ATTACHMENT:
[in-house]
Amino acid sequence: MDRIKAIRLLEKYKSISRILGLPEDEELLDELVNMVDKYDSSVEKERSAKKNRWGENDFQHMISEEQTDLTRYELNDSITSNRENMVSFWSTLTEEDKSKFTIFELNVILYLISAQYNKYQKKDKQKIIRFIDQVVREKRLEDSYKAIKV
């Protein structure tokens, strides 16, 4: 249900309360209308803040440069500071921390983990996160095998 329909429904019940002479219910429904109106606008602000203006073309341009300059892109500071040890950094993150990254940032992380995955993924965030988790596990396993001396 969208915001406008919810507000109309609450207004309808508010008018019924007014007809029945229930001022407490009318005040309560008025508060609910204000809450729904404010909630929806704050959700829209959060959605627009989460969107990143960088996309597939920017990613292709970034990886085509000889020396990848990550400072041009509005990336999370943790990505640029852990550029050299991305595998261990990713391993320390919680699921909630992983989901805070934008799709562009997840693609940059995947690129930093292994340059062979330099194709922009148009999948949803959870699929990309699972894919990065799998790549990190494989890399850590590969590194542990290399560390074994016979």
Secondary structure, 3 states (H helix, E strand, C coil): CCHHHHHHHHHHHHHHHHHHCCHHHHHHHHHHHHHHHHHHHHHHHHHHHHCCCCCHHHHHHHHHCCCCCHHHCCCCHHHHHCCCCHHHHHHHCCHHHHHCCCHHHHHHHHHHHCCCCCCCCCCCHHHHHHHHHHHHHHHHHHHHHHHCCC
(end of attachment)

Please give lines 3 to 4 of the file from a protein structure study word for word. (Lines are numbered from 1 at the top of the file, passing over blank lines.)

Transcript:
């Protein structure tokens, strides 16, 4: 249900309360209308803040440069500071921390983990996160095998 329909429904019940002479219910429904109106606008602000203006073309341009300059892109500071040890950094993150990254940032992380995955993924965030988790596990396993001396 969208915001406008919810507000109309609450207004309808508010008018019924007014007809029945229930001022407490009318005040309560008025508060609910204000809450729904404010909630929806704050959700829209959060959605627009989460969107990143960088996309597939920017990613292709970034990886085509000889020396990848990550400072041009509005990336999370943790990505640029852990550029050299991305595998261990990713391993320390919680699921909630992983989901805070934008799709562009997840693609940059995947690129930093292994340059062979330099194709922009148009999948949803959870699929990309699972894919990065799998790549990190494989890399850590590969590194542990290399560390074994016979």
Secondary structure, 3 states (H helix, E strand, C coil): CCHHHHHHHHHHHHHHHHHHCCHHHHHHHHHHHHHHHHHHHHHHHHHHHHCCCCCHHHHHHHHHCCCCCHHHCCCCHHHHHCCCCHHHHHHHCCHHHHHCCCHHHHHHHHHHHCCCCCCCCCCCHHHHHHHHHHHHHHHHHHHHHHHCCC